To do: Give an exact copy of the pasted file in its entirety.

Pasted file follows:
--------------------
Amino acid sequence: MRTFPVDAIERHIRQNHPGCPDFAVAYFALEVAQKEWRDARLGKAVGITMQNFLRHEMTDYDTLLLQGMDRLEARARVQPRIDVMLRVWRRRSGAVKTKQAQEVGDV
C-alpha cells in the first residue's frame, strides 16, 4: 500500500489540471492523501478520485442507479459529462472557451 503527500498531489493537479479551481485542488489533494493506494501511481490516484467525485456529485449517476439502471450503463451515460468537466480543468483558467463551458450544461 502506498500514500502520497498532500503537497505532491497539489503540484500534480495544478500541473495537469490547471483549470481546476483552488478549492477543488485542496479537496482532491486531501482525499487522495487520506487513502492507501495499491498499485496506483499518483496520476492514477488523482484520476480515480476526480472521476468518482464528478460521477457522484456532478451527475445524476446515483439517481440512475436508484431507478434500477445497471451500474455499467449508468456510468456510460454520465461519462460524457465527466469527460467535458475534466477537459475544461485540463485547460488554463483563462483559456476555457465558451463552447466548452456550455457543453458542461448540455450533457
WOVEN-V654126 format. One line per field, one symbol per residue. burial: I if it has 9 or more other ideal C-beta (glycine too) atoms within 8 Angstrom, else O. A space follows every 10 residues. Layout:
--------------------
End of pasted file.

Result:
Amino acid sequence: MRTFPVDAIERHIRQNHPGCPDFAVAYFALEVAQKEWRDARLGKAVGITMQNFLRHEMTDYDTLLLQGMDRLEARARVQPRIDVMLRVWRRRSGAVKTKQAQEVGDV
C-alpha cells in the first residue's frame, strides 16, 4: 500500500489540471492523501478520485442507479459529462472557451 503527500498531489493537479479551481485542488489533494493506494501511481490516484467525485456529485449517476439502471450503463451515460468537466480543468483558467463551458450544461 502506498500514500502520497498532500503537497505532491497539489503540484500534480495544478500541473495537469490547471483549470481546476483552488478549492477543488485542496479537496482532491486531501482525499487522495487520506487513502492507501495499491498499485496506483499518483496520476492514477488523482484520476480515480476526480472521476468518482464528478460521477457522484456532478451527475445524476446515483439517481440512475436508484431507478434500477445497471451500474455499467449508468456510468456510460454520465461519462460524457465527466469527460467535458475534466477537459475544461485540463485547460488554463483563462483559456476555457465558451463552447466548452456550455457543453458542461448540455450533457
WOVEN-V654126 format. One line per field, one symbol per residue. burial: I if it has 9 or more other ideal C-beta (glycine too) atoms within 8 Angstrom, else O. A space follows every 10 residues. Layout: